Compared with fraudulent health care and auto claims, which run into the billions of dollars, the cost of fake deaths is relatively trivial. Still, said Dennis Jay, executive director of the Coalition Against Insurance Fraud, it may run into the hundreds of millions of dollars a year.
In April, for the second consecutive year, investigators from half a dozen insurance companies convened in Florida to share ideas on how to counter the phenomenon. One of the speakers was Rambam, who spoke of "how easy it is to manufacture alternative identities" as a first step in defrauding an insurer.
For con artists, the beauty of taking out an insurance policy on an imaginary friend or relative is that they can name themselves as beneficiaries. First, armed with false identity papers, they pose as their own creations, undergoing the physical examinations required for most large insurance policies. Then, using other forged documents, they tearfully report the deaths of these fictional loved ones. This approach has advantages over faking their own deaths: They can retain their true identities, and they do not have to share the proceeds with anybody.
Most people still follow the less complex route of taking out insurance on themselves and naming a spouse or some other relative as the beneficiary. The big catch, of course, is that to escape detection, they have to assume a fake identity for the rest of their lives. Many people forget that and are caught.
Yet, for the most part, filing bogus life insurance claims carries little risk. Criminal prosecution is rare, even when a malefactor is caught red-handed. When insurance companies bother to go to the authorities, they often have a hard time getting the attention of prosecutors who have their hands full with violent crimes.
In even the strongest cases, obtaining a conviction is problematic. "All your documentation and your witnesses are overseas," said Kenneth Kensler, a senior investigator for the California Department of Insurance. "So you have a hearsay problem to overcome."
And that washes out most cases.
"To get a witness to come in from Nigeria or Cameroon or Ghana is virtually impossible," said Ronald Sallow, who heads Maryland's insurance fraud unit. "It's prohibitively expensive. And they are extremely reluctant witnesses because they fear retribution."
There have been exceptions. Two years ago, Daniel Skelly, the chief of the Insurance Fraud Bureau in Massachusetts, won the conviction of Samson Omosefunmi, a Nigerian businessman who collected $134,000 after contending that his wife had died in an auto accident back home. Skelly did not have the budget for the overseas work. But he persuaded the insurance company to pay $5,000 to fly in a Nigerian government official who testified that the death certificate and its adorning seals were fakes. Omosefunmi, who had previously been convicted of welfare fraud, went to prison.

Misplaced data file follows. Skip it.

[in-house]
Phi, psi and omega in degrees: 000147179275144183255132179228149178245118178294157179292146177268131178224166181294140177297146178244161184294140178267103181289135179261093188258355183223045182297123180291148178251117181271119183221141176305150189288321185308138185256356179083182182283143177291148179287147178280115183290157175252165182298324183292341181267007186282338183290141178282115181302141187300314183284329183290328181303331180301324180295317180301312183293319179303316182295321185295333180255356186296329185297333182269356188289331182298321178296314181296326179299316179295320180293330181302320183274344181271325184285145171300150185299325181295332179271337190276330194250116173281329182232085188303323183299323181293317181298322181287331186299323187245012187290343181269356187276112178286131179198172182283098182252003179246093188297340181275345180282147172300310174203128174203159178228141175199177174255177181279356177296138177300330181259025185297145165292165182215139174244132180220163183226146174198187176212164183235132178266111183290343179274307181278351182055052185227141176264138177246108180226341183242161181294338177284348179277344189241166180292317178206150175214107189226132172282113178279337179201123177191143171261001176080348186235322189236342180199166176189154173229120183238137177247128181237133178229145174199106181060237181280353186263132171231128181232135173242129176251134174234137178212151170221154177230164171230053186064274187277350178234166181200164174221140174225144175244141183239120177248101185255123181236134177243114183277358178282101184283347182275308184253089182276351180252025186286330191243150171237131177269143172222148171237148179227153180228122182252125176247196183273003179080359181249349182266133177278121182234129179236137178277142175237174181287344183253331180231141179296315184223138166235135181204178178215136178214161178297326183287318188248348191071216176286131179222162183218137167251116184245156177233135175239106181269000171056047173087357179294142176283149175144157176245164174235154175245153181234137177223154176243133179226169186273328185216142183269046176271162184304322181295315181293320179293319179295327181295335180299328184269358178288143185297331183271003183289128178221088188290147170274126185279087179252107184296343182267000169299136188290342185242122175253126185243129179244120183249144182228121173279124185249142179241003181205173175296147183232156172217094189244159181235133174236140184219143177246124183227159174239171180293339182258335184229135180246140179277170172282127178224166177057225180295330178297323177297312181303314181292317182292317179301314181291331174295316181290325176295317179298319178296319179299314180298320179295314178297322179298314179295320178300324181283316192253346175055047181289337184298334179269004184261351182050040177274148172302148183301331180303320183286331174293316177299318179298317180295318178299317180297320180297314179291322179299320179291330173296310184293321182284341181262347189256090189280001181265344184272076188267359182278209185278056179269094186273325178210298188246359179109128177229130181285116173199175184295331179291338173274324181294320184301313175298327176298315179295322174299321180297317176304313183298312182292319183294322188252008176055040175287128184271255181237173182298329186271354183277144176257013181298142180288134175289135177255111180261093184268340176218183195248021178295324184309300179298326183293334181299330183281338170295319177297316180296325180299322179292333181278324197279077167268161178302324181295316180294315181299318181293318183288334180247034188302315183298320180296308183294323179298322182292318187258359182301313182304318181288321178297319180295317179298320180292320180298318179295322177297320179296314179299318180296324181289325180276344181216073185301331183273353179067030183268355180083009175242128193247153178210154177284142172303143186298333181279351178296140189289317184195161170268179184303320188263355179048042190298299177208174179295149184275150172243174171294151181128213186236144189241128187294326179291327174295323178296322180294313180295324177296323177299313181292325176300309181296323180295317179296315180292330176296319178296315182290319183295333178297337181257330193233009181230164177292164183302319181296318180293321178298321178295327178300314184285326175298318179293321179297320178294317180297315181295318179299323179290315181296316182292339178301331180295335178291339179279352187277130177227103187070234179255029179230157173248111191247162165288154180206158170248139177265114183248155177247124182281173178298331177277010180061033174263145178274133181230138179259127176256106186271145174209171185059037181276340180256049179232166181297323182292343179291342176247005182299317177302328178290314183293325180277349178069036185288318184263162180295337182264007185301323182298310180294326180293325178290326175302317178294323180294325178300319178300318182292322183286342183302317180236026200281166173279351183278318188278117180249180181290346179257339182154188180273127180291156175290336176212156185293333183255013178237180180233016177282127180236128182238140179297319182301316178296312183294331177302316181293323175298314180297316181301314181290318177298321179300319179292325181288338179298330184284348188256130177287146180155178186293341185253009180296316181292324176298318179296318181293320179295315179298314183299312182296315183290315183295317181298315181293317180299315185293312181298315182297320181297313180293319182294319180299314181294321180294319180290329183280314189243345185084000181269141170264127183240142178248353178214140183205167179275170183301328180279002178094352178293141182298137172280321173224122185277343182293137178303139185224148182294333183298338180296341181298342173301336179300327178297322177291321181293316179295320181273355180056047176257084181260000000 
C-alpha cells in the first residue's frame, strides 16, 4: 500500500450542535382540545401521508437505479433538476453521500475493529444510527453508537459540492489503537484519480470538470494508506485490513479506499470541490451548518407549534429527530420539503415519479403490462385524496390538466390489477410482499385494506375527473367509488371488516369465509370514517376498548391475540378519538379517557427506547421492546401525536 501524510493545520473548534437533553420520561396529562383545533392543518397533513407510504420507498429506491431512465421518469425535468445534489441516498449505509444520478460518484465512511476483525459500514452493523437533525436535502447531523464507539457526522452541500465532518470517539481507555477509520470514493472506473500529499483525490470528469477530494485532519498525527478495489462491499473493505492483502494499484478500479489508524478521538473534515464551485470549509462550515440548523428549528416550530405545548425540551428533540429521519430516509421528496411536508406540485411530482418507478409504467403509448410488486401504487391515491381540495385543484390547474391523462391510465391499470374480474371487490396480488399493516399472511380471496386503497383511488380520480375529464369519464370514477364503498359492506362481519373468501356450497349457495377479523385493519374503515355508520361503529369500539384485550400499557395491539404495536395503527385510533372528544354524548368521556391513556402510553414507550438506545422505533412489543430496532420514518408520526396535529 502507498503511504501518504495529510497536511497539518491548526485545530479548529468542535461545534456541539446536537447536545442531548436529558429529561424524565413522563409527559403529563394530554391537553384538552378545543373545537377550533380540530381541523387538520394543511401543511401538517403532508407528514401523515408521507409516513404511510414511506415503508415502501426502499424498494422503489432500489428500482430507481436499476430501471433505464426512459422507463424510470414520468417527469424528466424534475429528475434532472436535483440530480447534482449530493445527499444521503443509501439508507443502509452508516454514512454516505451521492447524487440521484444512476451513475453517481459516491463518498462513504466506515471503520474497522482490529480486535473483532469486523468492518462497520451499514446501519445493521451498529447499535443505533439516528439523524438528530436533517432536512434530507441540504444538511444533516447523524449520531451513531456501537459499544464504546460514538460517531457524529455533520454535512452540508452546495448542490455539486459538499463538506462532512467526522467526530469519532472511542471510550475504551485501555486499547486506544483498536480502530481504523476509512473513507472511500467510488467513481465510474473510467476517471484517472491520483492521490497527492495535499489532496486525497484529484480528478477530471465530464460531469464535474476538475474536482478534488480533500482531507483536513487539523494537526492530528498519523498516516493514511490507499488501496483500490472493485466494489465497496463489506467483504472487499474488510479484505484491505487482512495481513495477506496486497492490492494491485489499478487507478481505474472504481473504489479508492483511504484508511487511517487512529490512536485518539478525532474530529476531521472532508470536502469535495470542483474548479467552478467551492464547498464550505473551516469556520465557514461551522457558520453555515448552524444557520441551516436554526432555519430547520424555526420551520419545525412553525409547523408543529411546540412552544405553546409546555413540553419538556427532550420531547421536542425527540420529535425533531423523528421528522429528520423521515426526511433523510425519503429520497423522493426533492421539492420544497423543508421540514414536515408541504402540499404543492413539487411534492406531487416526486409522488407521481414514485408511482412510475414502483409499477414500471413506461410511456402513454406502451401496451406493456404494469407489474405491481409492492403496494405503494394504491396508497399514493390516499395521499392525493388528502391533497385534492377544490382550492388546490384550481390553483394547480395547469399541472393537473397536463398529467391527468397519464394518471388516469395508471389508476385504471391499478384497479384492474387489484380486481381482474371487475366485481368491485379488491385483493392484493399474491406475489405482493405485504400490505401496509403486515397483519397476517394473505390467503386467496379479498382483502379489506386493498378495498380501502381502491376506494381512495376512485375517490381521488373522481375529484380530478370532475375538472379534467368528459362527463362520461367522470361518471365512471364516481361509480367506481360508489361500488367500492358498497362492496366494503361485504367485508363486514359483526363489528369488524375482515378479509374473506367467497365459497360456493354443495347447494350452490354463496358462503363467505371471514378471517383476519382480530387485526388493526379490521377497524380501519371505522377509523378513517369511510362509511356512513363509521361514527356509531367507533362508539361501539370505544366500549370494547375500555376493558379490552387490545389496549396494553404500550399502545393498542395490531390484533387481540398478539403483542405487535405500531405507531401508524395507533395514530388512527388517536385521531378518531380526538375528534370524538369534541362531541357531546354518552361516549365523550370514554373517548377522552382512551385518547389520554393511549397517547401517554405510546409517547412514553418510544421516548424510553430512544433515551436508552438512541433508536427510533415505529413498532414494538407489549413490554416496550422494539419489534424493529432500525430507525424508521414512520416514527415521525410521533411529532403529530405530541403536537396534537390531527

In another case, Skelly succeeded in getting a guilty plea from Francois C. Maisonneuve, a Haitian who posed as his brother, Louis, and took out a $100,000 policy naming himself as beneficiary. Then, on paper, he killed his brother, even sending the insurer a photograph of himself standing beside an open coffin with a body that was supposed to be his brother's. But Skelly's investigators found the real brother, alive, in Massachusetts, and he testified that the claim was false. Maisonneuve had never before been in trouble with U.S. authorities, though, and his punishment was two years of probation and $10,000 in restitution.
In Florida, Poindexter has yet to catch up with Maria Magdalena Santos, who filed the false claim for the death benefits of her husband, Ernesto Mozo. But he has issued an arrest warrant that can become effective the next time she tries to enter the United States. She was the only one of the three conspirators, including Ernesto's brother Javier, who committed crimes -- such as submitting the paperwork for the $500,000 policy to her Miami agent -- within Florida's jurisdiction.
As a result of the work of a private investigator hired by Reliastar, Ernesto Mozo was jailed briefly in Colombia for forging the signature of the Santa Marta morgue director. But as far as the Americans know, no one ever went after Javier Mozo.
Because the cost of insurance fraud is ultimately passed on to the customer in the form of higher premiums, more and more states are creating special investigative units and requiring insurance companies to investigate suspicious cases and report them to the authorities. Michael Diegel, an official of the Coalition Against Insurance Fraud in Washington, says some companies still think it is more cost effective to pay some questionable claims, particularly small ones, than to start an investigation.
But others, including Prudential, the Metropolitan Life Insurance Co. and relatively small Reliastar, a unit of the Reliastar Financial Corp., make a fetish of checking out claims. Lawrence Vranka, who oversees claims for Metropolitan, said his company spent $30,000 on a single Indonesian case to win a conviction in which the con artist was jailed. Not long ago, Reliastar spent $3,500 to investigate what turned out to be a fraudulent claim in the Philippines on a $5,000 policy.
"We believe that being aggressive is a deterrent to people fooling around with our company," Gary Dunn, a Reliastar executive, said.